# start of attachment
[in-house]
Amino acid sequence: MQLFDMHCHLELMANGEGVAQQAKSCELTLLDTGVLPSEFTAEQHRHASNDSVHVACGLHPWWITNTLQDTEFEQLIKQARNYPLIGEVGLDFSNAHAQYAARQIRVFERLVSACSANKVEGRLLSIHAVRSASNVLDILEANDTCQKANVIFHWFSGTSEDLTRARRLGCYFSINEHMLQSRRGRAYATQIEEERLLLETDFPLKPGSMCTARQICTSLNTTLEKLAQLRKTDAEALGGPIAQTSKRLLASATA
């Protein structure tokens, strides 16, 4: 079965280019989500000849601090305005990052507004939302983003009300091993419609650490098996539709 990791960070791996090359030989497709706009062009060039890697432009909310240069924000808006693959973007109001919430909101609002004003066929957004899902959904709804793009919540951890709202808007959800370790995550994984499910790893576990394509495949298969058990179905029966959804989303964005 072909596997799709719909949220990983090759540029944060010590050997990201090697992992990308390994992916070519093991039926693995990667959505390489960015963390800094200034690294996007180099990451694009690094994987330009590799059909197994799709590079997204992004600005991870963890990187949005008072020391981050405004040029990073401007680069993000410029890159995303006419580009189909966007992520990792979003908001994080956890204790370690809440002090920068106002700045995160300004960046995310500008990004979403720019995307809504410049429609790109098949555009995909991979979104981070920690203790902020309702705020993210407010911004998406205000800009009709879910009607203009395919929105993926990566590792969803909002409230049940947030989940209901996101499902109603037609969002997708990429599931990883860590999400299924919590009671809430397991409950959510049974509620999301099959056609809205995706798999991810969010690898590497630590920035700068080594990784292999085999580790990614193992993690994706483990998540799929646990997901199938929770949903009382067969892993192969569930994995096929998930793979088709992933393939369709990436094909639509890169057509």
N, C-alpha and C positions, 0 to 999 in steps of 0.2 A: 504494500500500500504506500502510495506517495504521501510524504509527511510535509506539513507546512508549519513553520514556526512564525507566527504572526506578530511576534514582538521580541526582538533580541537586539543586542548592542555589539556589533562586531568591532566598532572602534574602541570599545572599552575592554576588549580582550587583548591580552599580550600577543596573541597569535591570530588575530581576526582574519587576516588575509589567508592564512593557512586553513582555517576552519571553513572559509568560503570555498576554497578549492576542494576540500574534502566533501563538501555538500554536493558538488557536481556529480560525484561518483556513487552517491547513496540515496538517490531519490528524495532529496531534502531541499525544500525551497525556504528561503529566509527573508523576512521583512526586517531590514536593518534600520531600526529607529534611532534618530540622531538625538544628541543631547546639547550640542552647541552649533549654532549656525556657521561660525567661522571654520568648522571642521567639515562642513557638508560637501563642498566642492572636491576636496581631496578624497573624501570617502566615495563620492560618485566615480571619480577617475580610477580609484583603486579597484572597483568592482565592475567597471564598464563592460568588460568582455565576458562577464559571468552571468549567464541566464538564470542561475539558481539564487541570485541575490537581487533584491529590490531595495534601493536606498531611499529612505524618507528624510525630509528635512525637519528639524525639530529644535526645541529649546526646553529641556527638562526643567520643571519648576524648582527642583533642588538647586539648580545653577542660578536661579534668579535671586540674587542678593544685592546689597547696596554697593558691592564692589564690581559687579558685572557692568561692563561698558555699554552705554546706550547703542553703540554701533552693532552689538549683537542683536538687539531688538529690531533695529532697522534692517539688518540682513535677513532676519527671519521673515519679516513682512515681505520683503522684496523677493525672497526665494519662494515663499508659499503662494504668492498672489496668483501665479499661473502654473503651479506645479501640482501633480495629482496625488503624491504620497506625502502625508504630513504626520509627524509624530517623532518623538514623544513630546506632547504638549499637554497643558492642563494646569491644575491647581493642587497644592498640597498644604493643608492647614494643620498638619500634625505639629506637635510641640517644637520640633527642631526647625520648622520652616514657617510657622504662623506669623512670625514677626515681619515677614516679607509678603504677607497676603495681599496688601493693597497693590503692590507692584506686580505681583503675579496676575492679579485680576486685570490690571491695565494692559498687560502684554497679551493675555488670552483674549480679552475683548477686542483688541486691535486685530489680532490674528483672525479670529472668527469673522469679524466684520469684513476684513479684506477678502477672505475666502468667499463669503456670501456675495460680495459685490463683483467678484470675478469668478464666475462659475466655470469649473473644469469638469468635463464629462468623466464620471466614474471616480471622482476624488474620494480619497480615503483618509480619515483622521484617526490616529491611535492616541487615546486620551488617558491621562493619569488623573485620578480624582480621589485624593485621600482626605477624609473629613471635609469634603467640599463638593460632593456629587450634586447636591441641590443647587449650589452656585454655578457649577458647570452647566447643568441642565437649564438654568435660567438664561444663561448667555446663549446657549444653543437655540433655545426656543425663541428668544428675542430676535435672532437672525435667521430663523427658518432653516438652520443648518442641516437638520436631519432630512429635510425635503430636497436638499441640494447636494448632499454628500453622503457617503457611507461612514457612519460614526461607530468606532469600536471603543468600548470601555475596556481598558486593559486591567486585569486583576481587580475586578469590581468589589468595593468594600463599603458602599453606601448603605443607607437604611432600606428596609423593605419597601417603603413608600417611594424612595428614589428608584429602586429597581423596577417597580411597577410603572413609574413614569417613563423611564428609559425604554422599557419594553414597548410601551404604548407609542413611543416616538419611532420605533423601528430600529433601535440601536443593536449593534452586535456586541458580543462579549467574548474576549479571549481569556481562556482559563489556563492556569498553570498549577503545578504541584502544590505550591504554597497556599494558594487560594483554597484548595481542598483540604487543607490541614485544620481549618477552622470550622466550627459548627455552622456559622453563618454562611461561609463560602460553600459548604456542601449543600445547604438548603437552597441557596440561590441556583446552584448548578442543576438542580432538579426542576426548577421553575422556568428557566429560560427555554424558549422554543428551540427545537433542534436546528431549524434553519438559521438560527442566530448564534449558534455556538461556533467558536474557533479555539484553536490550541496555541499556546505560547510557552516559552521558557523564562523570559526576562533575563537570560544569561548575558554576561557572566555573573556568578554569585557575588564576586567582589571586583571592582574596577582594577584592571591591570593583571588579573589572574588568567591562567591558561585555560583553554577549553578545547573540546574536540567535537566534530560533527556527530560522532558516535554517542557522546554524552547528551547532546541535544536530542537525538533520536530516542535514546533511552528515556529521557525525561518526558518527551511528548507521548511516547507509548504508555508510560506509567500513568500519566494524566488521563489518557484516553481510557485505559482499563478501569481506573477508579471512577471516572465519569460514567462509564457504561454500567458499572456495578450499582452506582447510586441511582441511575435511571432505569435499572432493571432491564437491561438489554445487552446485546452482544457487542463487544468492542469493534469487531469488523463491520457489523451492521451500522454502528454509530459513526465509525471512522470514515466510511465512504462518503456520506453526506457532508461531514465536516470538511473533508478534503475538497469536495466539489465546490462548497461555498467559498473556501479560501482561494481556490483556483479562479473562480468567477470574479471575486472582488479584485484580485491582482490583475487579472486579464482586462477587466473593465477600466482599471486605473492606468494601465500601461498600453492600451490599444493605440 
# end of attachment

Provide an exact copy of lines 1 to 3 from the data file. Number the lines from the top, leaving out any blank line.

[in-house]
Amino acid sequence: MQLFDMHCHLELMANGEGVAQQAKSCELTLLDTGVLPSEFTAEQHRHASNDSVHVACGLHPWWITNTLQDTEFEQLIKQARNYPLIGEVGLDFSNAHAQYAARQIRVFERLVSACSANKVEGRLLSIHAVRSASNVLDILEANDTCQKANVIFHWFSGTSEDLTRARRLGCYFSINEHMLQSRRGRAYATQIEEERLLLETDFPLKPGSMCTARQICTSLNTTLEKLAQLRKTDAEALGGPIAQTSKRLLASATA
């Protein structure tokens, strides 16, 4: 079965280019989500000849601090305005990052507004939302983003009300091993419609650490098996539709 990791960070791996090359030989497709706009062009060039890697432009909310240069924000808006693959973007109001919430909101609002004003066929957004899902959904709804793009919540951890709202808007959800370790995550994984499910790893576990394509495949298969058990179905029966959804989303964005 072909596997799709719909949220990983090759540029944060010590050997990201090697992992990308390994992916070519093991039926693995990667959505390489960015963390800094200034690294996007180099990451694009690094994987330009590799059909197994799709590079997204992004600005991870963890990187949005008072020391981050405004040029990073401007680069993000410029890159995303006419580009189909966007992520990792979003908001994080956890204790370690809440002090920068106002700045995160300004960046995310500008990004979403720019995307809504410049429609790109098949555009995909991979979104981070920690203790902020309702705020993210407010911004998406205000800009009709879910009607203009395919929105993926990566590792969803909002409230049940947030989940209901996101499902109603037609969002997708990429599931990883860590999400299924919590009671809430397991409950959510049974509620999301099959056609809205995706798999991810969010690898590497630590920035700068080594990784292999085999580790990614193992993690994706483990998540799929646990997901199938929770949903009382067969892993192969569930994995096929998930793979088709992933393939369709990436094909639509890169057509």